In Islamic finance, we don’t need more institutions, we need more quality. The level of Islamic finance training is either too academic, and therefore not sufficiently practical, or too far removed from Islamic finance.
Dubai, United Arab Emirates (PRWEB) December 24, 2014
Dubai’s leader, Sheikh Mohammed bin Rashid al Maktoum, targets 2016 as the year Dubai should establish itself as the capital of the $8 trillion global Islamic economy. What this means in practical terms for the world’s 2 billion Muslims was the main topic of the recent Industry and University Partnership (I-UP) Forum 2014, bringing together major business and academic leaders across Dubai.
Standard & Poors, Ethica Institute of Islamic Finance, Dubai Islamic Economy Development Centre, Hamdan Bin Mohammed Smart University, and others were among those at the forum, and focused on the acute skill gap across industries identified in a recent Deloitte study. Roundtables were organized with delegates from academia, industry, and government to formulate road maps.
Ethica commented on the need for more internship opportunities and other job creation initiatives. Azhar A Mirza, CEO, of Jardine Human Capital, noted, “Ethica is at the front lines of job training and they made some important points. There seems to be a lack of job creation in the space. To an outsider and on the charts and tables there is a perception that there are plenty of job opportunities in the space. The reality is far different. There are in fact exceptionally well qualified and experienced individuals who are unable to find positions in suitable organizations. Companies are simply unwilling to offer internship or work experience opportunities.”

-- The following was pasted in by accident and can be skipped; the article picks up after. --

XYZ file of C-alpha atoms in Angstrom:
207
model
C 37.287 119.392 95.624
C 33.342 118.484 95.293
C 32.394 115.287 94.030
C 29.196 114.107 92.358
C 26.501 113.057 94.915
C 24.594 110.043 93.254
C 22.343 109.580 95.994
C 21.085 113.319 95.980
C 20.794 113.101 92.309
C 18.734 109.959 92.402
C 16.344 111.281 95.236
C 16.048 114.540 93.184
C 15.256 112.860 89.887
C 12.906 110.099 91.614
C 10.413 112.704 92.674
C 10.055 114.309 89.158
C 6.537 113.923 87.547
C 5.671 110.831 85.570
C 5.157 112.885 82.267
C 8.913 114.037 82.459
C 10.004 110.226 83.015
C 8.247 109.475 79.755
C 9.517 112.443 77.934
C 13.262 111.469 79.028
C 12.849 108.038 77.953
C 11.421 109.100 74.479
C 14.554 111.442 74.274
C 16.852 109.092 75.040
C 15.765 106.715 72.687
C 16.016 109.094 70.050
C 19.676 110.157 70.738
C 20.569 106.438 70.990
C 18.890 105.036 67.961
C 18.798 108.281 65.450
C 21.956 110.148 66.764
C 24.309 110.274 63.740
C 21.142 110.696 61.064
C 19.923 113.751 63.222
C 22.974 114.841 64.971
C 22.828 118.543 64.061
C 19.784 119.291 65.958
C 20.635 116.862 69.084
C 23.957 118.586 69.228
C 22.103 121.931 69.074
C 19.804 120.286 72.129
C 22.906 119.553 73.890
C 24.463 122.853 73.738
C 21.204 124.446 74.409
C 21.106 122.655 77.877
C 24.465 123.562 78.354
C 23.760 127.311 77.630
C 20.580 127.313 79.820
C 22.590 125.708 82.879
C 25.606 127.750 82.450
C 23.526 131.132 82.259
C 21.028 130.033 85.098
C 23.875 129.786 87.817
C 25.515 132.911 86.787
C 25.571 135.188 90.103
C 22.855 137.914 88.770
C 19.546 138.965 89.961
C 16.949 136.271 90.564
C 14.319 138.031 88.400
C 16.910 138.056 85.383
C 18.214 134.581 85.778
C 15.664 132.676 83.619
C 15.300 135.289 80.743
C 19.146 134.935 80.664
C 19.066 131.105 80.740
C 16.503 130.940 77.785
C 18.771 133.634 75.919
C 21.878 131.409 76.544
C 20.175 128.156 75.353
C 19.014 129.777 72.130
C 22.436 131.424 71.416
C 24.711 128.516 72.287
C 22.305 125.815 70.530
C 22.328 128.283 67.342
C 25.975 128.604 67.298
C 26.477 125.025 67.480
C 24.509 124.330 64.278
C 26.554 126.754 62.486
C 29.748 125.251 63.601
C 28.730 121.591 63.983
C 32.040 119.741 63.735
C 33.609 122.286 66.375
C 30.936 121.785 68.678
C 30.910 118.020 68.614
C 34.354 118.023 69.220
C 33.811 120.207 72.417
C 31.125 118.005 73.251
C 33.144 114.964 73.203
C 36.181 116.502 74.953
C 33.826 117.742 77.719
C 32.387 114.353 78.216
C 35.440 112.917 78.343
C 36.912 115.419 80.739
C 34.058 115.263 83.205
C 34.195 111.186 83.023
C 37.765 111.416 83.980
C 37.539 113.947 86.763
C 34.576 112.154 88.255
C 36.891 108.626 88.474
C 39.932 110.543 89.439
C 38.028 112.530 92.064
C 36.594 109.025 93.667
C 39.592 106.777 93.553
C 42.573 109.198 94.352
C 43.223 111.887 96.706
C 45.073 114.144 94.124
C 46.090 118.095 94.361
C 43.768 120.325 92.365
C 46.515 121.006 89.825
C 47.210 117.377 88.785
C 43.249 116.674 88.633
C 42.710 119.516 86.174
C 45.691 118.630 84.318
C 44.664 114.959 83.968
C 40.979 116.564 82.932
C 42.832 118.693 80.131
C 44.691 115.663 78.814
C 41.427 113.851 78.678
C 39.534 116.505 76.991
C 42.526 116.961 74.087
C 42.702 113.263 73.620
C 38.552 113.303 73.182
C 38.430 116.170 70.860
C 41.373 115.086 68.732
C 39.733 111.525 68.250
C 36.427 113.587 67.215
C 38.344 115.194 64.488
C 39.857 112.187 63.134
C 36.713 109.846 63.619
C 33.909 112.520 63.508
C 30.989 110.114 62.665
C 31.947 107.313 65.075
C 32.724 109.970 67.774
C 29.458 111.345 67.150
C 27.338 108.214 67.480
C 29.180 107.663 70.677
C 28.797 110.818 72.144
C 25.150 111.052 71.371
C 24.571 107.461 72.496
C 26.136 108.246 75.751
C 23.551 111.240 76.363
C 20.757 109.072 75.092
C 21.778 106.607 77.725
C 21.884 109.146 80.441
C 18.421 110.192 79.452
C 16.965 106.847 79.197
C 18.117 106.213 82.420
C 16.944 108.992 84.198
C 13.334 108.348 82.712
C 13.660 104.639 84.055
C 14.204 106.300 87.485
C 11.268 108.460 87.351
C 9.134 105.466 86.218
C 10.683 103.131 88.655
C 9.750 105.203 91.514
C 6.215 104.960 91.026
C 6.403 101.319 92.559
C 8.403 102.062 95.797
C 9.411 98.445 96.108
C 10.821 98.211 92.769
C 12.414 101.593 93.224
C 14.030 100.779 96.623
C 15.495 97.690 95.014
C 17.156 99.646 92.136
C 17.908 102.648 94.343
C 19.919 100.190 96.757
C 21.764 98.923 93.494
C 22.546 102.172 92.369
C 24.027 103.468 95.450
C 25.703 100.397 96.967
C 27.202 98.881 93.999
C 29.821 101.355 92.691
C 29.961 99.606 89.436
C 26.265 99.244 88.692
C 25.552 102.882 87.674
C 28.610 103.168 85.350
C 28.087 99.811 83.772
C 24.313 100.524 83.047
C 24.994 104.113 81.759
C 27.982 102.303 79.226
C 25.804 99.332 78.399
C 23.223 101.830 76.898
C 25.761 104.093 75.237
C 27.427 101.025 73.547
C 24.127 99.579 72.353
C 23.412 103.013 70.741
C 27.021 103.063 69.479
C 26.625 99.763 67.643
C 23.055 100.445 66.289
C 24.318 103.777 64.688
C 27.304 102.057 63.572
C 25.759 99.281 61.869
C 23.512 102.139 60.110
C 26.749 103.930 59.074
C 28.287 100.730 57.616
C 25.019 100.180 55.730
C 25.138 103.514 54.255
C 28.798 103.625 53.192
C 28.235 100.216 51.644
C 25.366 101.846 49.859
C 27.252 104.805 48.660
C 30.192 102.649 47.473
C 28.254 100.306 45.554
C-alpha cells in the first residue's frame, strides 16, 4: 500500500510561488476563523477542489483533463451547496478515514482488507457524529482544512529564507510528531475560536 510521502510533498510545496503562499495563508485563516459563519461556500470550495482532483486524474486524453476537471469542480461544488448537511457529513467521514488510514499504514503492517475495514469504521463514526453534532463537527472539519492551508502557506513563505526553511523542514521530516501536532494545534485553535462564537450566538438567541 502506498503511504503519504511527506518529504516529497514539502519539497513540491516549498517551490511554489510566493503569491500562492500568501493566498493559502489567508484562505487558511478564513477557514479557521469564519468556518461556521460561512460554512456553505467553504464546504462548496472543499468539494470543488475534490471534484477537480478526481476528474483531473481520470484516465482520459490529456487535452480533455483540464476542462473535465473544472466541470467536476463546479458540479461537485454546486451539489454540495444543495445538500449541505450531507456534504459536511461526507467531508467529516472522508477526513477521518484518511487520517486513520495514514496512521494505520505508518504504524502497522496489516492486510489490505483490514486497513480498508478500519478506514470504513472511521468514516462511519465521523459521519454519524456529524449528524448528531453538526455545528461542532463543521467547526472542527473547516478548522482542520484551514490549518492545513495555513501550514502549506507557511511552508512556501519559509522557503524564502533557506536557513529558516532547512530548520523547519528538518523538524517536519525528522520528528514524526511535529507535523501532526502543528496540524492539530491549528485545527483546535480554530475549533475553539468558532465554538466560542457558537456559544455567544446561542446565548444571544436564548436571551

In addition to a need for more hiring opportunities, delegates discussed the need for legitimate third-party standards. As one delegate noted, at the center of an Islamic economy is Islamic finance. As some in the Islamic finance industry have said, if Dubai seeks to establish itself as the capital of the Islamic economy, it must first begin regulating its owns banks for minimal Shariah compliance, at least to AAOIFI, the leading Islamic finance standard followed by over 90 percent of the world’s Islamic finance jurisdictions. Basic AAOIFI-compliance will be a central component of an Islamic economy.
Dubai has grown so fast that what it lacked in well-qualified human capital it often made up in infrastructure. To rise to the next level of leadership, Dubai must now show its depth. As one Islamic finance analyst responded when asked whether Dubai needed more Islamic finance institutions, “In Islamic finance, we don’t need more institutions, we need more quality. The level of Islamic finance training is either too academic, and therefore not sufficiently practical, or too far removed from Islamic finance, focusing entirely on banking, as the case in most universities with strong finance programs but almost no complementary Islamic finance program.”